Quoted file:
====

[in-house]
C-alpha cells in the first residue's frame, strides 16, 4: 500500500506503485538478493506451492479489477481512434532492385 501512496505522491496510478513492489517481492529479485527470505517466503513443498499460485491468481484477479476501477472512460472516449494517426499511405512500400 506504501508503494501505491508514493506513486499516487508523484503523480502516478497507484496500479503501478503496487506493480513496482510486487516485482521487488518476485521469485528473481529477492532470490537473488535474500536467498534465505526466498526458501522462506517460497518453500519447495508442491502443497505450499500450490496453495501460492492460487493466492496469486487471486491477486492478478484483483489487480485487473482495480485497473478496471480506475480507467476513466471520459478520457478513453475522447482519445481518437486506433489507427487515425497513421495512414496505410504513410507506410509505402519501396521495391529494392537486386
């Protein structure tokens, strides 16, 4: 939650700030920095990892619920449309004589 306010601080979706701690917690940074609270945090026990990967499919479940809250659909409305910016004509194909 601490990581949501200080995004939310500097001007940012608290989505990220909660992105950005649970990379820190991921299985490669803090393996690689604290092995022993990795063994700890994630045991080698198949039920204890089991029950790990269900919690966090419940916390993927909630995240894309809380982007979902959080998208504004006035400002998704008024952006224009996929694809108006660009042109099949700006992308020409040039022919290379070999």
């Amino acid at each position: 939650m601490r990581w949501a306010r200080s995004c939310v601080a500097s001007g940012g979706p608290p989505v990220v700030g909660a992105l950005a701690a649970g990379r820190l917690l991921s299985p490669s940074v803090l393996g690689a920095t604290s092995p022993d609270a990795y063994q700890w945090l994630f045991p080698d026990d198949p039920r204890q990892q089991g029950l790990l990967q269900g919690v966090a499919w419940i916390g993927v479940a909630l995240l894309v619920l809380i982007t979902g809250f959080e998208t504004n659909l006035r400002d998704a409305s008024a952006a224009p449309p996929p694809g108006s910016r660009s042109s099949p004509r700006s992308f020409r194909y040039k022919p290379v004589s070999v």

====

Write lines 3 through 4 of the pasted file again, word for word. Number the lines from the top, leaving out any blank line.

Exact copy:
């Protein structure tokens, strides 16, 4: 939650700030920095990892619920449309004589 306010601080979706701690917690940074609270945090026990990967499919479940809250659909409305910016004509194909 601490990581949501200080995004939310500097001007940012608290989505990220909660992105950005649970990379820190991921299985490669803090393996690689604290092995022993990795063994700890994630045991080698198949039920204890089991029950790990269900919690966090419940916390993927909630995240894309809380982007979902959080998208504004006035400002998704008024952006224009996929694809108006660009042109099949700006992308020409040039022919290379070999």
């Amino acid at each position: 939650m601490r990581w949501a306010r200080s995004c939310v601080a500097s001007g940012g979706p608290p989505v990220v700030g909660a992105l950005a701690a649970g990379r820190l917690l991921s299985p490669s940074v803090l393996g690689a920095t604290s092995p022993d609270a990795y063994q700890w945090l994630f045991p080698d026990d198949p039920r204890q990892q089991g029950l790990l990967q269900g919690v966090a499919w419940i916390g993927v479940a909630l995240l894309v619920l809380i982007t979902g809250f959080e998208t504004n659909l006035r400002d998704a409305s008024a952006a224009p449309p996929p694809g108006s910016r660009s042109s099949p004509r700006s992308f020409r194909y040039k022919p290379v004589s070999v």